The failure of a £1.75 billion gilt auction in March this year, for example, made some market-watchers jittery, although a subsequent auction of index-linked gilts was heavily oversubscribed, helping to calm these nerves. “We don’t really know why the first auction failed, but I don’t think people should read too much into it,” says Lunt at HSBC. “These things can happen and, in my opinion, it’s not the calamity that it was painted to be.”
Even so, market reaction over the next few weeks is likely to be crucial, points out Edward Bonham Carter, chief executive of Jupiter Asset Management.
“If the market thinks the chancellor’s assessment of the situation credible, then it should be able to absorb this massive increase in borrowing and gilt issuance,” he says. “If investors perceive the UK economy as unattractive, they may prefer to buy the billions of dollars being issued by other recession-hit governments such as the US.”
This, he adds, could result in long-term interest rates shooting up, borrowing becoming more expensive and sterling possibly weakening.
However, this doesn’t mean gilts should be avoided, says Darius McDermott at Chelsea Financial Services – but caution definitely pays. “I’m not saying you shouldn’t buy gilts, but investors need to be a little bit more careful given the huge amounts of issuance,” he says. “There is a supply and demand issue, which will affect the price, and there are potentially inflationary consequences of printing money.”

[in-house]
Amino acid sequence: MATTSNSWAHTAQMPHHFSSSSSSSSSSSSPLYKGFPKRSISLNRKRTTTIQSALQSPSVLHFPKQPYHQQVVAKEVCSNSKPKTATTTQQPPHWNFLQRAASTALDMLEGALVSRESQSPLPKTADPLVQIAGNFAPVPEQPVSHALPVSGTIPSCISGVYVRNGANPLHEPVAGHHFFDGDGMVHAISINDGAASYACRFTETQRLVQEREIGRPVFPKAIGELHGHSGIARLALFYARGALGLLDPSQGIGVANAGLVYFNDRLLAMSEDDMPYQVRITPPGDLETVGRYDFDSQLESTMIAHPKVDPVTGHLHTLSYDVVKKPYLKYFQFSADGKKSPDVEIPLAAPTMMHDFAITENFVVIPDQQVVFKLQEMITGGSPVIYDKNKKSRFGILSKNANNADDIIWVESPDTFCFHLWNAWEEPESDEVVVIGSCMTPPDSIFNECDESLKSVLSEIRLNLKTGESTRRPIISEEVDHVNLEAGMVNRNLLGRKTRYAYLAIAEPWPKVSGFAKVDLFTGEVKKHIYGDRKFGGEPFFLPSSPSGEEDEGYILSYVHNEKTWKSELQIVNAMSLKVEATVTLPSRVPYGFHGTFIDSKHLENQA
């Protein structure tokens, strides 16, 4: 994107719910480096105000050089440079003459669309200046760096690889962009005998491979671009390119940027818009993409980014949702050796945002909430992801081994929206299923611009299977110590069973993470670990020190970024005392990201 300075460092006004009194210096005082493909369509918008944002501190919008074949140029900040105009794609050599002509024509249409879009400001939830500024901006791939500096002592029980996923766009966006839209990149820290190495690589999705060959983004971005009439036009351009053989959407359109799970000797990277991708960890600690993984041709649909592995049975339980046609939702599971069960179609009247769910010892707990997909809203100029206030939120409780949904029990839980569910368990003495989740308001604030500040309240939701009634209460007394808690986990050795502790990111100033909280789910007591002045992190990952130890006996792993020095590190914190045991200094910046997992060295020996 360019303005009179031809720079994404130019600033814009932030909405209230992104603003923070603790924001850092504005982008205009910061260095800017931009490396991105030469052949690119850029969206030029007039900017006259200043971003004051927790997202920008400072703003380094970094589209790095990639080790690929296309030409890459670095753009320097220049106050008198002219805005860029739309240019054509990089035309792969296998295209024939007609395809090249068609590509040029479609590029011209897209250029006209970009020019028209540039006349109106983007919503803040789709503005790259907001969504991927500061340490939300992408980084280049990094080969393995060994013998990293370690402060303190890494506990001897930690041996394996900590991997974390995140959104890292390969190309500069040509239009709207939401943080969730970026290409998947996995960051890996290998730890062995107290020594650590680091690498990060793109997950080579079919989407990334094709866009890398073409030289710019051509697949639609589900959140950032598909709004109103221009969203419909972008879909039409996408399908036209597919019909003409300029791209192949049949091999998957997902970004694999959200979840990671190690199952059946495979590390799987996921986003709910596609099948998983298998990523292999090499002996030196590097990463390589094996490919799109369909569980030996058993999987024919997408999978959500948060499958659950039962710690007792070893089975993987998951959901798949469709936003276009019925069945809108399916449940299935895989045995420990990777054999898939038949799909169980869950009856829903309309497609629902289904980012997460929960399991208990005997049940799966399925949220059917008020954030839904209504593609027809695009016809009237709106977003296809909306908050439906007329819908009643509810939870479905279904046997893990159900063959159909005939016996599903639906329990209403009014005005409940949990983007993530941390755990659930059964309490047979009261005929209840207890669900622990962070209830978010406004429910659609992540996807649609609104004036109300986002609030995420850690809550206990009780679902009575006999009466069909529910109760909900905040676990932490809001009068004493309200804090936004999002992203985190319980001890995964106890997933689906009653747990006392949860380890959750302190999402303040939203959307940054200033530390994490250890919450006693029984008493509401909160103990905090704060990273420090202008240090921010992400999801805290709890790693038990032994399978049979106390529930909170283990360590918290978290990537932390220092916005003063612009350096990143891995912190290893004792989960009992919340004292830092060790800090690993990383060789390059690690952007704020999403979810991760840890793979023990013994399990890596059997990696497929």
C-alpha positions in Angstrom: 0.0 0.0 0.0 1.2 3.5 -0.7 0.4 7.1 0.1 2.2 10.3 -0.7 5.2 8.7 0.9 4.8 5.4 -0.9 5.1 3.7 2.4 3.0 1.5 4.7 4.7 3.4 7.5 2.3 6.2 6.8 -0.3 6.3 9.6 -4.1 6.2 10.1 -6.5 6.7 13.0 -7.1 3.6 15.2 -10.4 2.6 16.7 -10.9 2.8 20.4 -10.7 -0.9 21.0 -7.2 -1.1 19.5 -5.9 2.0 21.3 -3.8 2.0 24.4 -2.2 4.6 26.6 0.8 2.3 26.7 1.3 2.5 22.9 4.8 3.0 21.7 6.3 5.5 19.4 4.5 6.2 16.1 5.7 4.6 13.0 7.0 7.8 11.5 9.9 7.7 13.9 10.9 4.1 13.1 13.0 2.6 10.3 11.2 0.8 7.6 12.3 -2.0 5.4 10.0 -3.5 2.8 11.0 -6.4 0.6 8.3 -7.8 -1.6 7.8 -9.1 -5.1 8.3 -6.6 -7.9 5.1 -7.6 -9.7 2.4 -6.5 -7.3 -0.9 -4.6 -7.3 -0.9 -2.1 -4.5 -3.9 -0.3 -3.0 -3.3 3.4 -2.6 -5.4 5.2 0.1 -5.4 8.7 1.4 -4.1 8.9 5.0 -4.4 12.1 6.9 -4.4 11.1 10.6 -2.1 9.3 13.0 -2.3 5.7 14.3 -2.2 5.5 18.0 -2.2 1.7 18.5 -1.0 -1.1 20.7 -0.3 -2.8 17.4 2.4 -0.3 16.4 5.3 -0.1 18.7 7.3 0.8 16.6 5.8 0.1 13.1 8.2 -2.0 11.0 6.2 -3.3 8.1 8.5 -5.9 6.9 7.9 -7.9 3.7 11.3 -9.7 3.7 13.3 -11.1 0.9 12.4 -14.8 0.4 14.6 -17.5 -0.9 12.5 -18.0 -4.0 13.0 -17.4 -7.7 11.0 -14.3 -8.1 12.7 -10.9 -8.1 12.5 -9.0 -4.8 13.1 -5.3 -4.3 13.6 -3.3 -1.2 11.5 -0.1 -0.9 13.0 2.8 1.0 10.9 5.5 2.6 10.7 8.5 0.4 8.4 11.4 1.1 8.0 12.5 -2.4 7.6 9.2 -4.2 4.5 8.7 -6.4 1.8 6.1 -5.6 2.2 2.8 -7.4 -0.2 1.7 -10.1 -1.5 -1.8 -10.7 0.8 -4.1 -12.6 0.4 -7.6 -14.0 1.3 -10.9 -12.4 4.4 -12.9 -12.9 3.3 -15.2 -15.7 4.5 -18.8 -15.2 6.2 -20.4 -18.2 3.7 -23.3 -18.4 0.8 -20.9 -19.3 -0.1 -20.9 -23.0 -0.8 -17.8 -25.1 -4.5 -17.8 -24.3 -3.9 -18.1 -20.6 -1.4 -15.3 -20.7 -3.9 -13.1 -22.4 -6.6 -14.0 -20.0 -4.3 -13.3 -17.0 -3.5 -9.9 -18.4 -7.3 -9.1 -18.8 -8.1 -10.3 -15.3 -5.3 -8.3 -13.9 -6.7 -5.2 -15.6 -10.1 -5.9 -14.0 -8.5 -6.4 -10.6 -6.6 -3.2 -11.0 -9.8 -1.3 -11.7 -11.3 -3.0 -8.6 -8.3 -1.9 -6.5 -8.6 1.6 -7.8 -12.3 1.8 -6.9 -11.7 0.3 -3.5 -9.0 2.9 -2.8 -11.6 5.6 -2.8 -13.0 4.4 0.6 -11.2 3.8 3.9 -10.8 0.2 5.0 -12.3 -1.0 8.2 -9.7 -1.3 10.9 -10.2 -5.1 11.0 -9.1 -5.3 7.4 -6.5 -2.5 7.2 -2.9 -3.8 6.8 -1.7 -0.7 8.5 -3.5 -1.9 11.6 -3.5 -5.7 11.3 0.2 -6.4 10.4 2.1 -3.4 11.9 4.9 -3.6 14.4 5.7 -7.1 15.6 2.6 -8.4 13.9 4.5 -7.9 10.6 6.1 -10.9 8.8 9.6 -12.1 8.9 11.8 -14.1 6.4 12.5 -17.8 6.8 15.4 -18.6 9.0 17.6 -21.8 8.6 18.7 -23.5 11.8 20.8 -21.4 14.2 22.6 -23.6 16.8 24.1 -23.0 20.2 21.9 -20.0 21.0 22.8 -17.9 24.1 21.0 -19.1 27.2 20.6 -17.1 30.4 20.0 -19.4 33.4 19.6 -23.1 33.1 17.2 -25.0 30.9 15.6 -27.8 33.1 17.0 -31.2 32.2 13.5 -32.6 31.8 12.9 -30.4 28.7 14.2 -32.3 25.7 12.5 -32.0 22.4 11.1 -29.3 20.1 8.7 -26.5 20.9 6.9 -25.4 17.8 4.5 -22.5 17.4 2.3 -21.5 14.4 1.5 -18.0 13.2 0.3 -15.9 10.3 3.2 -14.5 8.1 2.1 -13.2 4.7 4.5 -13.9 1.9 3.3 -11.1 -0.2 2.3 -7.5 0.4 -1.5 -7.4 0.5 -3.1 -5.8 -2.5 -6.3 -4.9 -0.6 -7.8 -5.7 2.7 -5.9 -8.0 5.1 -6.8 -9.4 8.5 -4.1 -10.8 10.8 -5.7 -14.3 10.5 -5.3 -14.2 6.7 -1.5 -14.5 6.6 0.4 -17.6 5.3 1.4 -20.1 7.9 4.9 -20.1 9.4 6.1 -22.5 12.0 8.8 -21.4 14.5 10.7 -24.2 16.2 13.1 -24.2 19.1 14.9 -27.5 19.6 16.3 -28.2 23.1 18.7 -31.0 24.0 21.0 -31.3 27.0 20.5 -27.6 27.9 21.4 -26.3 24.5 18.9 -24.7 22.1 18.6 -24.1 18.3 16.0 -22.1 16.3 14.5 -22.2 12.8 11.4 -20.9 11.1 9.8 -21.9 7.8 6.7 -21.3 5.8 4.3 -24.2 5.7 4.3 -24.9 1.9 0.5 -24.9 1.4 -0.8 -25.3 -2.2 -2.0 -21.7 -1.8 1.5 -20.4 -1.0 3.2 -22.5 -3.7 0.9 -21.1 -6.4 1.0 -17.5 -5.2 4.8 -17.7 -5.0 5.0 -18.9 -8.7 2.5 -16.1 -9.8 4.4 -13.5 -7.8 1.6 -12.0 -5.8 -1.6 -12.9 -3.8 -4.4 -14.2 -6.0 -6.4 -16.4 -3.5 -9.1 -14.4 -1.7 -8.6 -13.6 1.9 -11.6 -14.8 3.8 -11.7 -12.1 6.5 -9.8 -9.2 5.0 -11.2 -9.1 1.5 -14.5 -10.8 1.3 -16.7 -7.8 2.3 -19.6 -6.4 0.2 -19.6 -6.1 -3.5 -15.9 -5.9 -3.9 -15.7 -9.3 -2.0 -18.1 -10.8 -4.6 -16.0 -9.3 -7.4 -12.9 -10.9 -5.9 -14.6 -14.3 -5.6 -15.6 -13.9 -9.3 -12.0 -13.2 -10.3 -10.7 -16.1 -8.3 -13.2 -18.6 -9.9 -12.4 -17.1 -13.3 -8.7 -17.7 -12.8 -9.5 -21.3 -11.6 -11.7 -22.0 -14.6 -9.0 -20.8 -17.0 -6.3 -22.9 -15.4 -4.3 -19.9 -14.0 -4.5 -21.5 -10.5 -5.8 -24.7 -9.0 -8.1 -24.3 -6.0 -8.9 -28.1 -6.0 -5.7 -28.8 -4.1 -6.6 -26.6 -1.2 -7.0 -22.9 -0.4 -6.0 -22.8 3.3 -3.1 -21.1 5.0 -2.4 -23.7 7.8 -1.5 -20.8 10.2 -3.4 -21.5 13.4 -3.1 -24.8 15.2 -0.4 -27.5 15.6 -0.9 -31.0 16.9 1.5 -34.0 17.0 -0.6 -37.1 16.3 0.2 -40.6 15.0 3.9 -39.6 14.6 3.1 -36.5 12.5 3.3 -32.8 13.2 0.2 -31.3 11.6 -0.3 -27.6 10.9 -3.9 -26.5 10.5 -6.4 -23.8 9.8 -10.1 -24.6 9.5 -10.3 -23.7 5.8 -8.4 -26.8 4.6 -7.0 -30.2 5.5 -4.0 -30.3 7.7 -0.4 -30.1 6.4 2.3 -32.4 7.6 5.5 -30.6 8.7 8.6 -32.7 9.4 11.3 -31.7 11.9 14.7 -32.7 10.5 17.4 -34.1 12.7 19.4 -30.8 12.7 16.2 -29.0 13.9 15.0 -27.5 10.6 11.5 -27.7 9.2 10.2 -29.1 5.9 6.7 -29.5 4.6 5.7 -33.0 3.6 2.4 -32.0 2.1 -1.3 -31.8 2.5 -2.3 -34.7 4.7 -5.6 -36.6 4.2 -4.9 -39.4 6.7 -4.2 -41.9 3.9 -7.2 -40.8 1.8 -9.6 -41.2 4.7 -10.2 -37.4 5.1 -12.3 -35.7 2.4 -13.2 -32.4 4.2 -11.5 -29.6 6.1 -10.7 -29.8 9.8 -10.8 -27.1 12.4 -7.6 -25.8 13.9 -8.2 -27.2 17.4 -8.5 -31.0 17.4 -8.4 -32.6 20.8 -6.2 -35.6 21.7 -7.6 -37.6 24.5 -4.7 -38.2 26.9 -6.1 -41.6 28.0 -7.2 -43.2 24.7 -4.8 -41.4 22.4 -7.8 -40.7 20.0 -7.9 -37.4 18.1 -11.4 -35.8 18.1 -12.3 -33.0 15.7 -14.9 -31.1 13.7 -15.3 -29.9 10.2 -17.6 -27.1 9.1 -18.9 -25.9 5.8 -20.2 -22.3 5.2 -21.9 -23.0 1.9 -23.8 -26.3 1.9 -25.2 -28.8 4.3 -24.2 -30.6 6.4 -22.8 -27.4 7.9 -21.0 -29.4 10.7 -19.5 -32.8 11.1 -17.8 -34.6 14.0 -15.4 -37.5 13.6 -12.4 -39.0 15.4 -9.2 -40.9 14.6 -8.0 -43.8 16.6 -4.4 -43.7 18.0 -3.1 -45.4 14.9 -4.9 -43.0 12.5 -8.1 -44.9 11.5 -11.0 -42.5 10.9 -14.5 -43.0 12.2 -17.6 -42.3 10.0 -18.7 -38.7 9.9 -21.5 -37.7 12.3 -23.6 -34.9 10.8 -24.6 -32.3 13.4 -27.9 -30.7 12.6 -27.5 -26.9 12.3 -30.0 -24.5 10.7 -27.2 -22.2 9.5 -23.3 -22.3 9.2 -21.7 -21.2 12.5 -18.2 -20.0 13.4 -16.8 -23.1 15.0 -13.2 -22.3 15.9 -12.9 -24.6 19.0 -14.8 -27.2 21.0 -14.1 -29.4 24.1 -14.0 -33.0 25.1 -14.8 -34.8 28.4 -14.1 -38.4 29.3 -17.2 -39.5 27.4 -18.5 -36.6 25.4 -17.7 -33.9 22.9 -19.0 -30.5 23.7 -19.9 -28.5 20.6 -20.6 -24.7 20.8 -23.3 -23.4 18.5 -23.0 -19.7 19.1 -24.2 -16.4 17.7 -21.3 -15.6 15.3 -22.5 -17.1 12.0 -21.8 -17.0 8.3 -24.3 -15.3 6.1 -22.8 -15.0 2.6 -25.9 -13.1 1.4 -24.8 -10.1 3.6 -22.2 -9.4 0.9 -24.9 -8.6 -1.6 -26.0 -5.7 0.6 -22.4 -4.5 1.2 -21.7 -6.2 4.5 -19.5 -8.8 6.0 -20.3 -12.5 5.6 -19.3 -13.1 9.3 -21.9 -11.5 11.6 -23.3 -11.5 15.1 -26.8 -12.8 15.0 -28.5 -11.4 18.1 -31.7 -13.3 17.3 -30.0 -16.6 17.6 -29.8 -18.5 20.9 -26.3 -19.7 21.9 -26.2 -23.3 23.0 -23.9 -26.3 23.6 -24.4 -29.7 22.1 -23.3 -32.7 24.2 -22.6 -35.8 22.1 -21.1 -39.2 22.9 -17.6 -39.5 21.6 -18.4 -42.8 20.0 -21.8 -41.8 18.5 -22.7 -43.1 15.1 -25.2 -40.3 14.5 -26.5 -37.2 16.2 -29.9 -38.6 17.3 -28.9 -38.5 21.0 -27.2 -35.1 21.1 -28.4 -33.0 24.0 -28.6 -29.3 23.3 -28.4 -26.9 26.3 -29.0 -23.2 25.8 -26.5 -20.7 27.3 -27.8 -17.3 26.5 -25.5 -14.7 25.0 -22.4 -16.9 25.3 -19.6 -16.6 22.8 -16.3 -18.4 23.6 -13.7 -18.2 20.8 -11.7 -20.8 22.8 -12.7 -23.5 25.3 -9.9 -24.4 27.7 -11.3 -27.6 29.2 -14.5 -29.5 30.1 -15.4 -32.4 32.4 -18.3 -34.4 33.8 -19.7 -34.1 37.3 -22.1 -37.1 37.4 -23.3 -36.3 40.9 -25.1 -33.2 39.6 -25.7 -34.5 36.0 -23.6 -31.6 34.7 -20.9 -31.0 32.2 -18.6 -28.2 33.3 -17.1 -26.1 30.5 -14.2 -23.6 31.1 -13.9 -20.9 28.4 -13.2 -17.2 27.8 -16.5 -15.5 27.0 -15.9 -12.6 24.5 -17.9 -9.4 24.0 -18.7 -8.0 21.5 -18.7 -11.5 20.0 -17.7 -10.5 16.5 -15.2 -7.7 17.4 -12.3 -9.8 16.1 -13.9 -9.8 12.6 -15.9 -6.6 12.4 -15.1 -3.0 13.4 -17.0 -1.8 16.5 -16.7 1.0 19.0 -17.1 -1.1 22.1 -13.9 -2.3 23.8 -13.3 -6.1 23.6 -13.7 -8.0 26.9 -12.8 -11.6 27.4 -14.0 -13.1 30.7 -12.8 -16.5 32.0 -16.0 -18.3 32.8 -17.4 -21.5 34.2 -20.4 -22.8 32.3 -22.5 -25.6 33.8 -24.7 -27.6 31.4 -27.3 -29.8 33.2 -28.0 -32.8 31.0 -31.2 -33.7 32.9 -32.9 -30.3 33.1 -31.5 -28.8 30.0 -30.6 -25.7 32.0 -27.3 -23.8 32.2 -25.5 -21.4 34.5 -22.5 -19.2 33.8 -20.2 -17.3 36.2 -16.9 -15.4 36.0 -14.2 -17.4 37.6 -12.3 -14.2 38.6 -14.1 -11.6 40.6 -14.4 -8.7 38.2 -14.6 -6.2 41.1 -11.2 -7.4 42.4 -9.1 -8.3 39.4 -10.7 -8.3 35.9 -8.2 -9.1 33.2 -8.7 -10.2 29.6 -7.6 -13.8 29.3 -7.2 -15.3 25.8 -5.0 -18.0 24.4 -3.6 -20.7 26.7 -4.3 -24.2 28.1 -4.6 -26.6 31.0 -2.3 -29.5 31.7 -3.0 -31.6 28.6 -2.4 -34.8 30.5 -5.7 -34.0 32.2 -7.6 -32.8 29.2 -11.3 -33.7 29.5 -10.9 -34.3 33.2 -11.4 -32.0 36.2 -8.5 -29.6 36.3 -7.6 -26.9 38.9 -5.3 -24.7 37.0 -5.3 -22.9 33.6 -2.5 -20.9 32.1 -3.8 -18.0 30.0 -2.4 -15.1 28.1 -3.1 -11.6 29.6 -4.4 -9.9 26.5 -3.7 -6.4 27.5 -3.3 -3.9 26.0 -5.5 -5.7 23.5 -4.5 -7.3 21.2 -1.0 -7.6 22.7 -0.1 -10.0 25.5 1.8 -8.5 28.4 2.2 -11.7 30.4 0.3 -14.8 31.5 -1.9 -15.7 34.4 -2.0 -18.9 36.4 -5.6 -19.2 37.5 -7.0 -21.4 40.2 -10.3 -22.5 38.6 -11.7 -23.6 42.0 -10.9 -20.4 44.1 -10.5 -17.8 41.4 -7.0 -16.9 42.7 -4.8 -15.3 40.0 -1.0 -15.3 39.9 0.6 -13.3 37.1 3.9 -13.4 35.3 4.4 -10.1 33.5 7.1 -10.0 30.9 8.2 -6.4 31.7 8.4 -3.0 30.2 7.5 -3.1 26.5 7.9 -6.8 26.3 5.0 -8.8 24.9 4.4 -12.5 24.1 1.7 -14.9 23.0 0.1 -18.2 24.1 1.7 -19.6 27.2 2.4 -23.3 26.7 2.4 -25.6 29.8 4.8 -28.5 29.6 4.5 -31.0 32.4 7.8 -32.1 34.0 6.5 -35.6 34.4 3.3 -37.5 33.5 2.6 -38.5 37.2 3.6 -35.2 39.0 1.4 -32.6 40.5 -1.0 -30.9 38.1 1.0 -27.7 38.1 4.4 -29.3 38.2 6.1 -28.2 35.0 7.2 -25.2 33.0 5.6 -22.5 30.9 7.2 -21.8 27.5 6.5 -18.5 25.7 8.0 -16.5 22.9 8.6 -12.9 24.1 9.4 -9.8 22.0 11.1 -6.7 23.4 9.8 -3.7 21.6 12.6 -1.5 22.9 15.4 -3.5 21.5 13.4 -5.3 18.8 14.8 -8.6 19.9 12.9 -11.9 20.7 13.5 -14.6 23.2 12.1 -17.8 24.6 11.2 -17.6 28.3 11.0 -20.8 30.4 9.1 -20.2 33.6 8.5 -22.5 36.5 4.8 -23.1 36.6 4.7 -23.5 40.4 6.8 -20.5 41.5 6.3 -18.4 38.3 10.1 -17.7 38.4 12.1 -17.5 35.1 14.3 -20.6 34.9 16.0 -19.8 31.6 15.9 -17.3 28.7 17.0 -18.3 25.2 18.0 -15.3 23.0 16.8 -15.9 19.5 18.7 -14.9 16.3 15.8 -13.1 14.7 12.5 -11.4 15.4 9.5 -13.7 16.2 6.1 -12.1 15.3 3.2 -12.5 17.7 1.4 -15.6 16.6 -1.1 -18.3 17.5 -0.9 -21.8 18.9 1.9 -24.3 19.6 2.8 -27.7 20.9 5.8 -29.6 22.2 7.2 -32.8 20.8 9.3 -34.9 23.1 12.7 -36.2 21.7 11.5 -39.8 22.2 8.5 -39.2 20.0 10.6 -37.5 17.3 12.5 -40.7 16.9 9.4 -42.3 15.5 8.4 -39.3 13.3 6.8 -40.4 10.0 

So what is the conclusion? Well, no asset class can provide a solution in every environment, and this is no different with the current economic backdrop, points out Geoff Penrice at Bates Investment Services.
“The important thing is to have a mix of assets depending on your medium and long-term objectives, rather than ploughing into what looks attractive in the short term,” he says. “In that respect, gilts certainly have a part to play in most portfolios.”
How interest rates can affect gilts
Interest-rate movements can be either good or bad for gilts, explains Gadd, head of research at IFA Lighthouse Group:
“A conventional gilt provides a fixed coupon or interest payment over its life, and repays a fixed capital sum at maturity. This means that before maturity gilt prices are affected by a number of factors, one of the most important being the prevailing level of the base rate and whether it is likely to rise or fall.
“If the base rate rises, then those purchasing gilts ‘second-hand’ on the stockmarket will find them potentially less attractive than placing money on deposit, because both the coupon and the final redemption value are fixed.
"In order to address this, it is likely that the prices of gilts on the stockmarket will fall, making the coupon and final redemption value more attractive to buyers in order to compete with the new higher return available from cash deposits for investors purchasing gilts.
“Of course, if the base rate was to fall, then the reverse would be true and it would be likely that the trading price of conventional gilts would rise.
“However, it is not just the base rate that can affect the price of gilts. Prices may be shaped by inflationary expectations (with the exception of index-linked gilts), as well as by factors such as the economic outlook, the supply of new gilts and the time to redemption.”
A financial adviser who is not tied to any financial services company (such as a bank or insurance company) and is authorised by the Financial Services Authority (FSA). They can advise on financial products to suit your circumstances. All IFAs have to give consumers the choice of paying by fees or commission and have to explain which would best suit the customer in that particular instance. Also, if commission is paid either by the client or the financial service provider recommended by the IFA, the IFA must disclose what that commission is.